in Guangxi, where he joined the main body of the Ming forces.[7] Zhu Neng and Zhang Fu would cross the border from Guangxi, while Mu Sheng would invade the Red River Delta from Yunnan.[6] However, Zhu Neng died, aged 36, at Longzhou
Longzhou
in Guangxi.[6] Thus, Zhang Fu took over the command of the Ming army stationed there.[2][6] The military expedition would now be commanded by Zhang Fu and Mu Sheng.[2] In the winter of 1406, the Ming armies began their invasion.[8] Zhang Fu and Mu Sheng departed from Guangxi
Guangxi
and Yunnan
Yunnan
respectively to launch a pincer attack into enemy territory.[2] On 19 November 1406, they captured the two capitals and other important cities in the Red River Delta.[2] On 24 November 1406, Zhang Fu's forces had conquered Can Tram and several other strongholds.[7] Mu Sheng's forces—who had departed from Yunnan—met up and joined Zhang Fu's forces at Đa Bang.[7] By late January 1407, the Ming armies had decisively defeated Việt forces, taking control of the Red River Delta by superior siege and naval warfare.[7] By early May 1407, Hồ Quý Ly was forced to flee southwards as he had lost the support from his people and was being pursued by the Ming forces.[7] He first destroyed his palace at Tay Do, before fleeing to the south by sea.[7] Despite this, Hồ Quý Ly and his son were captured on 16 June 1407,[2] while the rest of his family would be captured on either 16 or 17 June 1407.[7] They were caged and brought as prisoners to the Yongle Emperor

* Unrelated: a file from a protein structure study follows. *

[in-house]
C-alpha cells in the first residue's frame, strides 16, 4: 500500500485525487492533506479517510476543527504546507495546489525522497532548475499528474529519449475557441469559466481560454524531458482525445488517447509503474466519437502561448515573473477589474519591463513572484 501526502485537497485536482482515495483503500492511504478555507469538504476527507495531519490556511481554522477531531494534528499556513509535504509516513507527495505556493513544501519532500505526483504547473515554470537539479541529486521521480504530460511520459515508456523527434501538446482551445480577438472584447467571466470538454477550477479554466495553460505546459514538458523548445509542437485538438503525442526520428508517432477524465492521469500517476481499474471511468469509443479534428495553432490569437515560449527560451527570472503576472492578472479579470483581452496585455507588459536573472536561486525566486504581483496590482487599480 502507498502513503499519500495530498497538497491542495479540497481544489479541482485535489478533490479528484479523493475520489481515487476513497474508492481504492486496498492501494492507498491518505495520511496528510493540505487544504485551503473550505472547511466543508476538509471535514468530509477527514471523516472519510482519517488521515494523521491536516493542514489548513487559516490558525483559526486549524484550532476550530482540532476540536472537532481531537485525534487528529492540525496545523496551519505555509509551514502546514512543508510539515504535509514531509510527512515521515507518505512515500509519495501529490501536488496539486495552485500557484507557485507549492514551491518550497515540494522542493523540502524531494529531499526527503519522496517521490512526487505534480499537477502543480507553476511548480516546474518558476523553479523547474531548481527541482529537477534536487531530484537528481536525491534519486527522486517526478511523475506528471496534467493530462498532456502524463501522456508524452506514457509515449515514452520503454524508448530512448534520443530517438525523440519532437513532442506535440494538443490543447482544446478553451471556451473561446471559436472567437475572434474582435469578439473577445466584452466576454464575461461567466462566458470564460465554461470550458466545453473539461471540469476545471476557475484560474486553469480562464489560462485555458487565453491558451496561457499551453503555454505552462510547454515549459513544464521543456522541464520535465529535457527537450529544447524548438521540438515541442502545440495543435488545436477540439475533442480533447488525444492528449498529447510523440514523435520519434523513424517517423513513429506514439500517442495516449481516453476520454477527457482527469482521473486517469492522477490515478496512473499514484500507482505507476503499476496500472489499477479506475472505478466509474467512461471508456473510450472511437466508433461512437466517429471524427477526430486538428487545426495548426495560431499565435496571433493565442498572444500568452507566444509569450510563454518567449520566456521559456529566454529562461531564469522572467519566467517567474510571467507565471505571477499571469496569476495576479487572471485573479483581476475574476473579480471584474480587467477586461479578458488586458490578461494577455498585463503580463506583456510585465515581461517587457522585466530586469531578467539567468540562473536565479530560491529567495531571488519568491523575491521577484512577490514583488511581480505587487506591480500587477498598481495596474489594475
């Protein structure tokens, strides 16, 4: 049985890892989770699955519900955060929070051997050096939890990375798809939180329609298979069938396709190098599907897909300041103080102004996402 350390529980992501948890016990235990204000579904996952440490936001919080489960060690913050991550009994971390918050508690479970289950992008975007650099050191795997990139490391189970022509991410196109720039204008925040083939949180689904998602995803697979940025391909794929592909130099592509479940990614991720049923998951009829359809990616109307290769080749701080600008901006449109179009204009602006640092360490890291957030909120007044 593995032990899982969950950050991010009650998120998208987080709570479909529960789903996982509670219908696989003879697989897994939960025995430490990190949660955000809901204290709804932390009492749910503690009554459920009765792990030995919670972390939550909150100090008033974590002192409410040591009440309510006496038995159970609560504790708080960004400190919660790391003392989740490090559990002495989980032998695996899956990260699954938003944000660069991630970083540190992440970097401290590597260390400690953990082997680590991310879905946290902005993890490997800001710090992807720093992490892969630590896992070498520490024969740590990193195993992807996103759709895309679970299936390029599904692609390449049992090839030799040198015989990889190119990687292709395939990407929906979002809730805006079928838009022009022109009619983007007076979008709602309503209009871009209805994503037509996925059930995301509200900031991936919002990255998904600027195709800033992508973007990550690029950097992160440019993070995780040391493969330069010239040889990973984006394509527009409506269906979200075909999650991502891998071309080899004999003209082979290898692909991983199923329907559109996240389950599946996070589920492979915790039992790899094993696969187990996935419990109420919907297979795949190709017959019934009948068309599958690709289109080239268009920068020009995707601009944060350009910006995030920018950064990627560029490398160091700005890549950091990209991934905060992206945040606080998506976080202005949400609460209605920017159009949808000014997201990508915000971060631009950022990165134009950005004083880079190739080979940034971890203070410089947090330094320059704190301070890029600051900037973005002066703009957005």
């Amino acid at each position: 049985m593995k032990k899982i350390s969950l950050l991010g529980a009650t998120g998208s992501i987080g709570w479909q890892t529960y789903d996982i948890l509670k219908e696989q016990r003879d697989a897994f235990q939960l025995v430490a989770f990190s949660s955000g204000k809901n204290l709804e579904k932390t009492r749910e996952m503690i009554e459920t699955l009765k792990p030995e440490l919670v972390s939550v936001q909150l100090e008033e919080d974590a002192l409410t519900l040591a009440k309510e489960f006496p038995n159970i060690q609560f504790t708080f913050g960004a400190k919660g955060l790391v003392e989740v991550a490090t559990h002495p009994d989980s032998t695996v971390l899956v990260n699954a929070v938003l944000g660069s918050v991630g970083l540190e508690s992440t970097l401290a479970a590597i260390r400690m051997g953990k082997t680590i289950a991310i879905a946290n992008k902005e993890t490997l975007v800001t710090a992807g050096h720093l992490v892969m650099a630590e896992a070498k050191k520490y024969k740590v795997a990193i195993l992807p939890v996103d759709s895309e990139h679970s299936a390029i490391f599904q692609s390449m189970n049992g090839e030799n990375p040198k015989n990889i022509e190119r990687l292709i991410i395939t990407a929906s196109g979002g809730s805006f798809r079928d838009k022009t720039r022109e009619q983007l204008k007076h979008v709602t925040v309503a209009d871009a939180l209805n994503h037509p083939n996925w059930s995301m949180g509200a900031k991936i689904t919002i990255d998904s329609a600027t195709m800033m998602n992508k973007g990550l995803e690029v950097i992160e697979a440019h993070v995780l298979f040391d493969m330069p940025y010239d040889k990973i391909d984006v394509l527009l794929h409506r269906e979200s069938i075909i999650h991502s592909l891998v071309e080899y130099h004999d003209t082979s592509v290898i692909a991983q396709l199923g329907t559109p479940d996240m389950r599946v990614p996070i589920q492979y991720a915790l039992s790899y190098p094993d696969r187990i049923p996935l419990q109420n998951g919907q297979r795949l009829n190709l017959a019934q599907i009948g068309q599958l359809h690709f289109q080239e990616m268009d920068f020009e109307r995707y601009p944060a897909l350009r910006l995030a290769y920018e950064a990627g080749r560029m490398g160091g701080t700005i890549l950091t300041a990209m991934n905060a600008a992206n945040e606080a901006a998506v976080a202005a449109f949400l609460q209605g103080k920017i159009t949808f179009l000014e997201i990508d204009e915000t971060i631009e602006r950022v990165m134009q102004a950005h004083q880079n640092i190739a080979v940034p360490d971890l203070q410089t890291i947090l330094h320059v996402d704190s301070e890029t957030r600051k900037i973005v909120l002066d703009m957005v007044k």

Yongle Emperor
in Nanjing.[7] The Ming Shilu 2 December 1407 entry stated that the Yongle Emperor gave orders to Marquis Zhang Fu to not harm innocent Vietnamese and to spare the family members of rebels, such as young males if they themselves were not involved in the rebellion.[9] Non-Han ethnic minorities fought in the Chinese army against the Ho.[10] It was instructed that the Ming army should free foreign prisoners who were jailed in Vietnam.[11] Vietnamese records like gazetteers, maps, and registered were instructed to be saved and preserved by the Chinese army.[12] Aftermath[edit] Further information: Fourth Chinese domination of Vietnam On 5 October 1407, the prisoners were charged with high treason by the Ming imperial court.[13] The Yongle Emperor